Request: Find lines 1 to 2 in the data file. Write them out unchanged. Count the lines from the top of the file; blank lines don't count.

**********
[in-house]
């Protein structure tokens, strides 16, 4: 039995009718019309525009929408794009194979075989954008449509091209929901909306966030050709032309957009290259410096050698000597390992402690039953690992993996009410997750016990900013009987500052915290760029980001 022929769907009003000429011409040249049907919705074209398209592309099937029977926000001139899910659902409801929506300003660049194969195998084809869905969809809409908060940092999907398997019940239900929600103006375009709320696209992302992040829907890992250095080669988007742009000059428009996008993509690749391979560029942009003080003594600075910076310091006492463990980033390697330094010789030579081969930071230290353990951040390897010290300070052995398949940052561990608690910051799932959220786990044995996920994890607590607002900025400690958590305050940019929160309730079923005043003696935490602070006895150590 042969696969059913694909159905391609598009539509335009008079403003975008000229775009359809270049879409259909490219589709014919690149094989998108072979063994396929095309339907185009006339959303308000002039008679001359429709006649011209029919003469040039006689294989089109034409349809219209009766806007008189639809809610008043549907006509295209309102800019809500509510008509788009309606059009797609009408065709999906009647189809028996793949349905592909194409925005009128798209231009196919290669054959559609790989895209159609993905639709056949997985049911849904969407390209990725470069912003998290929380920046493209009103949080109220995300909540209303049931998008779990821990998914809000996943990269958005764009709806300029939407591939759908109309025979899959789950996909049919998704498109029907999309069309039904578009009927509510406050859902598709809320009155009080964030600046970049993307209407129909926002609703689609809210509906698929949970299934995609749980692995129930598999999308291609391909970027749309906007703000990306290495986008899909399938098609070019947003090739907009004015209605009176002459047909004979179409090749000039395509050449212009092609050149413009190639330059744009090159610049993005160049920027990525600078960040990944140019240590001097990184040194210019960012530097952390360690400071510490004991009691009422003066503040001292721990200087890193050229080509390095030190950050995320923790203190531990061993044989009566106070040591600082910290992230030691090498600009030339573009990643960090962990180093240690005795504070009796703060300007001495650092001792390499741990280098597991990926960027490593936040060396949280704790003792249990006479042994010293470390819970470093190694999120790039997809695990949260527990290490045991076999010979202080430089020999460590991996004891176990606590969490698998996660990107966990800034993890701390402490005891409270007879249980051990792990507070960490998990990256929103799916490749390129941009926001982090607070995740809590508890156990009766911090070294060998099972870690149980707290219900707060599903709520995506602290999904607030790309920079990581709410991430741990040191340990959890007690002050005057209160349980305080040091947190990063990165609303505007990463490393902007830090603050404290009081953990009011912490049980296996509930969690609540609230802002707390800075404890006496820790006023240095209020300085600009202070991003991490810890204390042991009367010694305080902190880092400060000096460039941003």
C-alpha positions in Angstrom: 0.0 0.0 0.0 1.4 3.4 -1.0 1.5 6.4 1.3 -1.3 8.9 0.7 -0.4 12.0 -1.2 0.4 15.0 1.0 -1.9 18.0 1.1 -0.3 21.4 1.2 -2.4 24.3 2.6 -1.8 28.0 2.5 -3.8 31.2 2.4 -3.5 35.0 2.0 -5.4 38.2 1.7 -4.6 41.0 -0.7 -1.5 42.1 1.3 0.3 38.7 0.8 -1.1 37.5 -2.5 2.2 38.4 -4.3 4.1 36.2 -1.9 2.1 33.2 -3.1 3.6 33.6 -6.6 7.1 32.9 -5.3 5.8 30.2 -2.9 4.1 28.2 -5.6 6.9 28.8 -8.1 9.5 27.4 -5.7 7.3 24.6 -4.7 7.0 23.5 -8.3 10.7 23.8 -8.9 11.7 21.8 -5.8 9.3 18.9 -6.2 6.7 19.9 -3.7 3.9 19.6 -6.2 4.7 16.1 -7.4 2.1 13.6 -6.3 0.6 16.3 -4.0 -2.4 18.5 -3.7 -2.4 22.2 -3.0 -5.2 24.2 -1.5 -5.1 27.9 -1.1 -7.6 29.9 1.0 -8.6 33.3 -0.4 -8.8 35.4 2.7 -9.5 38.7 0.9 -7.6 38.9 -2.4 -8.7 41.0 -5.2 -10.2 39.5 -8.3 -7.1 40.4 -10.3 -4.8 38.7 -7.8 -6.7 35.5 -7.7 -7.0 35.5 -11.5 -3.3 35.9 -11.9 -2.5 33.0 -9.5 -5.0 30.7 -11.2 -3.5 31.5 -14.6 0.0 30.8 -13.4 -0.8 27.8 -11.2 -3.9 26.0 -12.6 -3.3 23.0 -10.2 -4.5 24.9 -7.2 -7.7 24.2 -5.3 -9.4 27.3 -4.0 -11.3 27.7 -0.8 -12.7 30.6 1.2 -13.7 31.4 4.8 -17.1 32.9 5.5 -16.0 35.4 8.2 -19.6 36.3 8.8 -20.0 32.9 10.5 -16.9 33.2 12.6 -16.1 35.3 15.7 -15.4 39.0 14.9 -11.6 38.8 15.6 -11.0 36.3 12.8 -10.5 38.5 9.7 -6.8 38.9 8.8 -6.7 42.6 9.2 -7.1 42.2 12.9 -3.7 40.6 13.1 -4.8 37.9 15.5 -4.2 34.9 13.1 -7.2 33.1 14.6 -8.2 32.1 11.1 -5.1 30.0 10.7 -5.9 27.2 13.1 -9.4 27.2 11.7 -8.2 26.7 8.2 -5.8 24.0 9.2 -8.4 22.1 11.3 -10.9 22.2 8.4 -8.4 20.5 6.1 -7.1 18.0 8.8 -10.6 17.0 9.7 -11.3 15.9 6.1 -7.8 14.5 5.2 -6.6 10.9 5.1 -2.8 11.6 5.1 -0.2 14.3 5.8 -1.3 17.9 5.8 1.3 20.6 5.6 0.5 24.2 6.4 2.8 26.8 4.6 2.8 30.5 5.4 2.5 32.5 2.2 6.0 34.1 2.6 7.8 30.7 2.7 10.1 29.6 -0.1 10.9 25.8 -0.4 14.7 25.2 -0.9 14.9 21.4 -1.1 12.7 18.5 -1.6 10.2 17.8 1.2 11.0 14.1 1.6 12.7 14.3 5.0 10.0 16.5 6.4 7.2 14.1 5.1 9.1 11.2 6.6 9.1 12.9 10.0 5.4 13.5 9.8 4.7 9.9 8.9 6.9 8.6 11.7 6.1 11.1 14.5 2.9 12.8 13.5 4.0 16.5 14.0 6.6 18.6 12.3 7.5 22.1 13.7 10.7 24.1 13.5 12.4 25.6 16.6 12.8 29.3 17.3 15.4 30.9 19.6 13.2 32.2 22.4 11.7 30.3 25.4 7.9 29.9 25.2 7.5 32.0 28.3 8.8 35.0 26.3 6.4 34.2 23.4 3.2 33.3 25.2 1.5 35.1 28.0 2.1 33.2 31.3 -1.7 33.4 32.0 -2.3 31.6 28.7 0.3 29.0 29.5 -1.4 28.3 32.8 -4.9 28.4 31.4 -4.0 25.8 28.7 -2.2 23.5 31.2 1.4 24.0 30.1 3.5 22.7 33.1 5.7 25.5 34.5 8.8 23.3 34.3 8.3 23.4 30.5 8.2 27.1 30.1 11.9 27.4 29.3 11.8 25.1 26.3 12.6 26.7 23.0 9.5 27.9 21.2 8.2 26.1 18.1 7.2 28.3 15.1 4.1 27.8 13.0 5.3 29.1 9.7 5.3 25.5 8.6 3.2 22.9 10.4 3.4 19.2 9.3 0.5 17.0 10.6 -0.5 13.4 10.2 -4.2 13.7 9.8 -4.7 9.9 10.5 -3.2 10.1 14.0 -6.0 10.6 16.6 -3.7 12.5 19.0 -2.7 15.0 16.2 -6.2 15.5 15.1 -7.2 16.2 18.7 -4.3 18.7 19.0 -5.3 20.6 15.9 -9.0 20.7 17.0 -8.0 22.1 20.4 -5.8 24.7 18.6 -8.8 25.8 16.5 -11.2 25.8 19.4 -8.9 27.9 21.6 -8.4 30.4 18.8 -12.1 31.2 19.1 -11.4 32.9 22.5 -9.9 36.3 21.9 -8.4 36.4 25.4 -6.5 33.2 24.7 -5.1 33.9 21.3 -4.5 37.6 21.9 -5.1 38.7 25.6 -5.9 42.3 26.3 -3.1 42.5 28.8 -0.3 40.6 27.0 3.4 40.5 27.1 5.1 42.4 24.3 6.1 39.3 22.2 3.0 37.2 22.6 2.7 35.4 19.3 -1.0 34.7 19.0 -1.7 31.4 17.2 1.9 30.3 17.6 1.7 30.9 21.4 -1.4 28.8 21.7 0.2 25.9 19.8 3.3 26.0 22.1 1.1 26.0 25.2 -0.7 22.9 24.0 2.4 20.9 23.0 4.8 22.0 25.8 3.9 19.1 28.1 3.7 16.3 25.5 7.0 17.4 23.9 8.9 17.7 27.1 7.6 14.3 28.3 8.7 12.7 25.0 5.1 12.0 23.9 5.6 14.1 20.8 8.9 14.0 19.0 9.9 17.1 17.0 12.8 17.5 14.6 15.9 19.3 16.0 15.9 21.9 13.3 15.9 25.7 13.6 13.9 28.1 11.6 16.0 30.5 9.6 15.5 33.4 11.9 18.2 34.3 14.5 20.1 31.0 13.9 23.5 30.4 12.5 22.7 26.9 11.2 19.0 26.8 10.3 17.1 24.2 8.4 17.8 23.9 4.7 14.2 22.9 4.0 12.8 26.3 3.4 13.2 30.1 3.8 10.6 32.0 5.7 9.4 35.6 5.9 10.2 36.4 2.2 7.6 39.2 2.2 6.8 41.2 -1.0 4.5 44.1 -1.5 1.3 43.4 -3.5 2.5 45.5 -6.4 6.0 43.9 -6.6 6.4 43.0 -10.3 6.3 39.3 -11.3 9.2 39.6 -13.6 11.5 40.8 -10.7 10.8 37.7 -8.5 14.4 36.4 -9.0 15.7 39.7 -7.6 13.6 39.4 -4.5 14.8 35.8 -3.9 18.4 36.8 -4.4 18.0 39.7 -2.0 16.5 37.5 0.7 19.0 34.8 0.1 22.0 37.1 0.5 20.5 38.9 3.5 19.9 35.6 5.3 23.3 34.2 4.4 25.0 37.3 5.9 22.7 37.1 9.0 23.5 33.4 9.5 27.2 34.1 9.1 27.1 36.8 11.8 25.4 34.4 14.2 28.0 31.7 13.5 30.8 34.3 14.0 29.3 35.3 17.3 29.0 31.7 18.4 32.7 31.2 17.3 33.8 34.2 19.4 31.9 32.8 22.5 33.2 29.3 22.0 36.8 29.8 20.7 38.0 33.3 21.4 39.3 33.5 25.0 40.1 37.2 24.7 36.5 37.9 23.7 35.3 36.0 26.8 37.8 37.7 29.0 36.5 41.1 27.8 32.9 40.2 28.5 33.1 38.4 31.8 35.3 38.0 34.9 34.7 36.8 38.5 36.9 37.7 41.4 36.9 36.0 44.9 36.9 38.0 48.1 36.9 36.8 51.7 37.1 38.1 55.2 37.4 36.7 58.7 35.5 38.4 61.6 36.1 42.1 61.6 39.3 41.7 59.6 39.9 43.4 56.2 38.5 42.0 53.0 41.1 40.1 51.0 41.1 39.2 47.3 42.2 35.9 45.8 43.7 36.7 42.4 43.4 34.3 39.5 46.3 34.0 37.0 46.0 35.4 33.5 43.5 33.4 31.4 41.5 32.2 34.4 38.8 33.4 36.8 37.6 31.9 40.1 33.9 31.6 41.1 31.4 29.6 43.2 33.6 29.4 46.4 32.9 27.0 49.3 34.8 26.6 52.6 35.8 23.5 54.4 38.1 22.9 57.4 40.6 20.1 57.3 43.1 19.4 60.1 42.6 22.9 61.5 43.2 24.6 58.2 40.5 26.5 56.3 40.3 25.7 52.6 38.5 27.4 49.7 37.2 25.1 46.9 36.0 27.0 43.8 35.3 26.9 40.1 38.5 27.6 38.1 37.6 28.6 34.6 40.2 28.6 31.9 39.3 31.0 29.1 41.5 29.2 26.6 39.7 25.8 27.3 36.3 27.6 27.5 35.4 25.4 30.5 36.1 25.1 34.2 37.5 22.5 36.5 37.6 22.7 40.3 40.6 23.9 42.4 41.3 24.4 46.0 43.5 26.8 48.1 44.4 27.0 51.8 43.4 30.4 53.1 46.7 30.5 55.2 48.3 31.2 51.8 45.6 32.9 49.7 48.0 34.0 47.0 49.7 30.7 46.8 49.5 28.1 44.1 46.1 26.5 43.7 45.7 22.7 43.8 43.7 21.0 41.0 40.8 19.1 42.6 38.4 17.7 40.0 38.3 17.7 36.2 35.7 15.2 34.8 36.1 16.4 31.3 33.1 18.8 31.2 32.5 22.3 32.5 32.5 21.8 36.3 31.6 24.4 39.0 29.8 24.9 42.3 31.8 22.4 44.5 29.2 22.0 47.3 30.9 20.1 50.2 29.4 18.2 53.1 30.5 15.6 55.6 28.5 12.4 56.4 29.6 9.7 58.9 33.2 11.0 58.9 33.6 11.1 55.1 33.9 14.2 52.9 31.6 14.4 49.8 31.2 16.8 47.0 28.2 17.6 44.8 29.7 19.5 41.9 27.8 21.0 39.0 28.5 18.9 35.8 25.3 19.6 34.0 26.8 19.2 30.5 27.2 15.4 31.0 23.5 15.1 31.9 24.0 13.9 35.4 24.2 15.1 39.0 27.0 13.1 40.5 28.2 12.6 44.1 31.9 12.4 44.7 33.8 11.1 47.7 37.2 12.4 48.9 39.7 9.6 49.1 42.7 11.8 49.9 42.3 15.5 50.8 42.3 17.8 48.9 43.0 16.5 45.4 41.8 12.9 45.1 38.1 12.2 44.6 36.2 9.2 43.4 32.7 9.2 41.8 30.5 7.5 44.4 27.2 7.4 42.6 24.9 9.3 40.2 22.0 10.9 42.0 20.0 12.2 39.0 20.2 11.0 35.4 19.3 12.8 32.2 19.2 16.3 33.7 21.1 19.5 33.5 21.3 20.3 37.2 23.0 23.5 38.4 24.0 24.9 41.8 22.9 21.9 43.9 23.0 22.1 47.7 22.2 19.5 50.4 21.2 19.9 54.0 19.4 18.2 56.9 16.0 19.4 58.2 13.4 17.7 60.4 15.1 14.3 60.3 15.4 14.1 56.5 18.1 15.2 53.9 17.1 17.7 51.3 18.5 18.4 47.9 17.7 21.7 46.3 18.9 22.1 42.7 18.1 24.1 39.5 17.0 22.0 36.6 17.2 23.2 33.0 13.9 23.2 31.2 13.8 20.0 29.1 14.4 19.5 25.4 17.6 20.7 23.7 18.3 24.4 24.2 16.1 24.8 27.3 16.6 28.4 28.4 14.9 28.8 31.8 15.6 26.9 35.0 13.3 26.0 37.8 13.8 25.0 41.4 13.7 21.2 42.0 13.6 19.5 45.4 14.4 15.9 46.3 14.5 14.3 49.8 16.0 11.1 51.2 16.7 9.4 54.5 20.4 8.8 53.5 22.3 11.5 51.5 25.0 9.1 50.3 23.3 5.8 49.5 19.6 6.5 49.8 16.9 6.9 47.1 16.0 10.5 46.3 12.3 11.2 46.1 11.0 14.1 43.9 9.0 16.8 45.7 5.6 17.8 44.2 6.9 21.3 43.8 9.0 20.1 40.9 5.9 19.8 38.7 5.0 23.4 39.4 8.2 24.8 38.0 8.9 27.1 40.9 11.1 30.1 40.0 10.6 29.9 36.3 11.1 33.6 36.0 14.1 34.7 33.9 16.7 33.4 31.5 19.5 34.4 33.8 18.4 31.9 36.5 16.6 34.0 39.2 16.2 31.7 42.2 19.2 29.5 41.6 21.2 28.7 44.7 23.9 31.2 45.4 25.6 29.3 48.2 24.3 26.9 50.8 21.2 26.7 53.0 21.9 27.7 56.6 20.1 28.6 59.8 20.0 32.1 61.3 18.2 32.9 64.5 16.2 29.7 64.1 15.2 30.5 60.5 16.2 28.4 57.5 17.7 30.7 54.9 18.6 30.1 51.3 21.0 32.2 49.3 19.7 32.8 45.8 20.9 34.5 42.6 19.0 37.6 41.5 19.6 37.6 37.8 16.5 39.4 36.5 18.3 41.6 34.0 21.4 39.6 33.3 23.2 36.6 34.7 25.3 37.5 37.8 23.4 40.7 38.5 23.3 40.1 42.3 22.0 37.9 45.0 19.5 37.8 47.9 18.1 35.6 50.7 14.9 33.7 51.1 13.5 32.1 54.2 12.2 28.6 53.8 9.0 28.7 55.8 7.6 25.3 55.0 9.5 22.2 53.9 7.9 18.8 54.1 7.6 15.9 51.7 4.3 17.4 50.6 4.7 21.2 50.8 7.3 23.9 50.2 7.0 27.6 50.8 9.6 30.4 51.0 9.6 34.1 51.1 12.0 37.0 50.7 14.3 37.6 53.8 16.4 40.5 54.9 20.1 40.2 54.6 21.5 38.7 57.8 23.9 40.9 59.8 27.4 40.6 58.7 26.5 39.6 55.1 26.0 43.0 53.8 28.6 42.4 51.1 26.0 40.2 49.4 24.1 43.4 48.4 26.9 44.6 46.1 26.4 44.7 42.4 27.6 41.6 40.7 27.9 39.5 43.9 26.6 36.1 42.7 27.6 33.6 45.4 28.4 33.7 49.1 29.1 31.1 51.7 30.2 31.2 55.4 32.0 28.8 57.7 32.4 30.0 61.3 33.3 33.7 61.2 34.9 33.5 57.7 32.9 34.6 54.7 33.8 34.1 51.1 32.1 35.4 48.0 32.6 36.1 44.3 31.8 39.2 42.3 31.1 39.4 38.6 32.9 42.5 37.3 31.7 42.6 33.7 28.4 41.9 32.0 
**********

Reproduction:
[in-house]
């Protein structure tokens, strides 16, 4: 039995009718019309525009929408794009194979075989954008449509091209929901909306966030050709032309957009290259410096050698000597390992402690039953690992993996009410997750016990900013009987500052915290760029980001 022929769907009003000429011409040249049907919705074209398209592309099937029977926000001139899910659902409801929506300003660049194969195998084809869905969809809409908060940092999907398997019940239900929600103006375009709320696209992302992040829907890992250095080669988007742009000059428009996008993509690749391979560029942009003080003594600075910076310091006492463990980033390697330094010789030579081969930071230290353990951040390897010290300070052995398949940052561990608690910051799932959220786990044995996920994890607590607002900025400690958590305050940019929160309730079923005043003696935490602070006895150590 042969696969059913694909159905391609598009539509335009008079403003975008000229775009359809270049879409259909490219589709014919690149094989998108072979063994396929095309339907185009006339959303308000002039008679001359429709006649011209029919003469040039006689294989089109034409349809219209009766806007008189639809809610008043549907006509295209309102800019809500509510008509788009309606059009797609009408065709999906009647189809028996793949349905592909194409925005009128798209231009196919290669054959559609790989895209159609993905639709056949997985049911849904969407390209990725470069912003998290929380920046493209009103949080109220995300909540209303049931998008779990821990998914809000996943990269958005764009709806300029939407591939759908109309025979899959789950996909049919998704498109029907999309069309039904578009009927509510406050859902598709809320009155009080964030600046970049993307209407129909926002609703689609809210509906698929949970299934995609749980692995129930598999999308291609391909970027749309906007703000990306290495986008899909399938098609070019947003090739907009004015209605009176002459047909004979179409090749000039395509050449212009092609050149413009190639330059744009090159610049993005160049920027990525600078960040990944140019240590001097990184040194210019960012530097952390360690400071510490004991009691009422003066503040001292721990200087890193050229080509390095030190950050995320923790203190531990061993044989009566106070040591600082910290992230030691090498600009030339573009990643960090962990180093240690005795504070009796703060300007001495650092001792390499741990280098597991990926960027490593936040060396949280704790003792249990006479042994010293470390819970470093190694999120790039997809695990949260527990290490045991076999010979202080430089020999460590991996004891176990606590969490698998996660990107966990800034993890701390402490005891409270007879249980051990792990507070960490998990990256929103799916490749390129941009926001982090607070995740809590508890156990009766911090070294060998099972870690149980707290219900707060599903709520995506602290999904607030790309920079990581709410991430741990040191340990959890007690002050005057209160349980305080040091947190990063990165609303505007990463490393902007830090603050404290009081953990009011912490049980296996509930969690609540609230802002707390800075404890006496820790006023240095209020300085600009202070991003991490810890204390042991009367010694305080902190880092400060000096460039941003």